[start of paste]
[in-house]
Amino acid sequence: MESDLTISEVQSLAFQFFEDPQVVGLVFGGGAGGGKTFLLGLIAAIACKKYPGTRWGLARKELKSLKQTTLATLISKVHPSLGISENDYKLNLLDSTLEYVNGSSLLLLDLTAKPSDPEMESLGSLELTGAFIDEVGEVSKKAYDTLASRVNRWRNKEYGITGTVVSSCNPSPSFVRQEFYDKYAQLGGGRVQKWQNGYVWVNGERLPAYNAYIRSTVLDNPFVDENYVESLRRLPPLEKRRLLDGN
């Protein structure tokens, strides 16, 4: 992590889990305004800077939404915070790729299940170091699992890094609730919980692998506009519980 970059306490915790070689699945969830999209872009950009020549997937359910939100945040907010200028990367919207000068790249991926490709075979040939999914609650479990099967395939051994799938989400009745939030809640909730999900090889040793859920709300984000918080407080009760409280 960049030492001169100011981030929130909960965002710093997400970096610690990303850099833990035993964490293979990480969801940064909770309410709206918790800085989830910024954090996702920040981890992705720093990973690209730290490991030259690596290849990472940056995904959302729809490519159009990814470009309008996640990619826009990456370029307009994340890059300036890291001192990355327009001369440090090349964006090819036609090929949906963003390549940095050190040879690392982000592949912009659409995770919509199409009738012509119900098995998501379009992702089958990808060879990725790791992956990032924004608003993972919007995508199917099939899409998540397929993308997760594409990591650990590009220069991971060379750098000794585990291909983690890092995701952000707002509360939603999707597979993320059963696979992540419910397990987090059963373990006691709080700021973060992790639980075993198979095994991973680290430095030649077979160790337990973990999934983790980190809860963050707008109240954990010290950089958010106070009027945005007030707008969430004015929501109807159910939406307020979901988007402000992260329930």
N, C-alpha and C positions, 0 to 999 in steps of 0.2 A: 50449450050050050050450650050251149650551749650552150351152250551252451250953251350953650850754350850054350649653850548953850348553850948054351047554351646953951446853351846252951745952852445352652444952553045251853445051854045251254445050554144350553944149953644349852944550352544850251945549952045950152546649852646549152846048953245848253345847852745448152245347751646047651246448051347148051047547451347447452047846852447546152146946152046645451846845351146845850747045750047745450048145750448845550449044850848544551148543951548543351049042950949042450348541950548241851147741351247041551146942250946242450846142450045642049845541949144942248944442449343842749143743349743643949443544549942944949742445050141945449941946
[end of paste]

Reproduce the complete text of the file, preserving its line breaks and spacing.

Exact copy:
[in-house]
Amino acid sequence: MESDLTISEVQSLAFQFFEDPQVVGLVFGGGAGGGKTFLLGLIAAIACKKYPGTRWGLARKELKSLKQTTLATLISKVHPSLGISENDYKLNLLDSTLEYVNGSSLLLLDLTAKPSDPEMESLGSLELTGAFIDEVGEVSKKAYDTLASRVNRWRNKEYGITGTVVSSCNPSPSFVRQEFYDKYAQLGGGRVQKWQNGYVWVNGERLPAYNAYIRSTVLDNPFVDENYVESLRRLPPLEKRRLLDGN
């Protein structure tokens, strides 16, 4: 992590889990305004800077939404915070790729299940170091699992890094609730919980692998506009519980 970059306490915790070689699945969830999209872009950009020549997937359910939100945040907010200028990367919207000068790249991926490709075979040939999914609650479990099967395939051994799938989400009745939030809640909730999900090889040793859920709300984000918080407080009760409280 960049030492001169100011981030929130909960965002710093997400970096610690990303850099833990035993964490293979990480969801940064909770309410709206918790800085989830910024954090996702920040981890992705720093990973690209730290490991030259690596290849990472940056995904959302729809490519159009990814470009309008996640990619826009990456370029307009994340890059300036890291001192990355327009001369440090090349964006090819036609090929949906963003390549940095050190040879690392982000592949912009659409995770919509199409009738012509119900098995998501379009992702089958990808060879990725790791992956990032924004608003993972919007995508199917099939899409998540397929993308997760594409990591650990590009220069991971060379750098000794585990291909983690890092995701952000707002509360939603999707597979993320059963696979992540419910397990987090059963373990006691709080700021973060992790639980075993198979095994991973680290430095030649077979160790337990973990999934983790980190809860963050707008109240954990010290950089958010106070009027945005007030707008969430004015929501109807159910939406307020979901988007402000992260329930």
N, C-alpha and C positions, 0 to 999 in steps of 0.2 A: 50449450050050050050450650050251149650551749650552150351152250551252451250953251350953650850754350850054350649653850548953850348553850948054351047554351646953951446853351846252951745952852445352652444952553045251853445051854045251254445050554144350553944149953644349852944550352544850251945549952045950152546649852646549152846048953245848253345847852745448152245347751646047651246448051347148051047547451347447452047846852447546152146946152046645451846845351146845850747045750047745450048145750448845550449044850848544551148543951548543351049042950949042450348541950548241851147741351247041551146942250946242450846142450045642049845541949144942248944442449343842749143743349743643949443544549942944949742445050141945449941946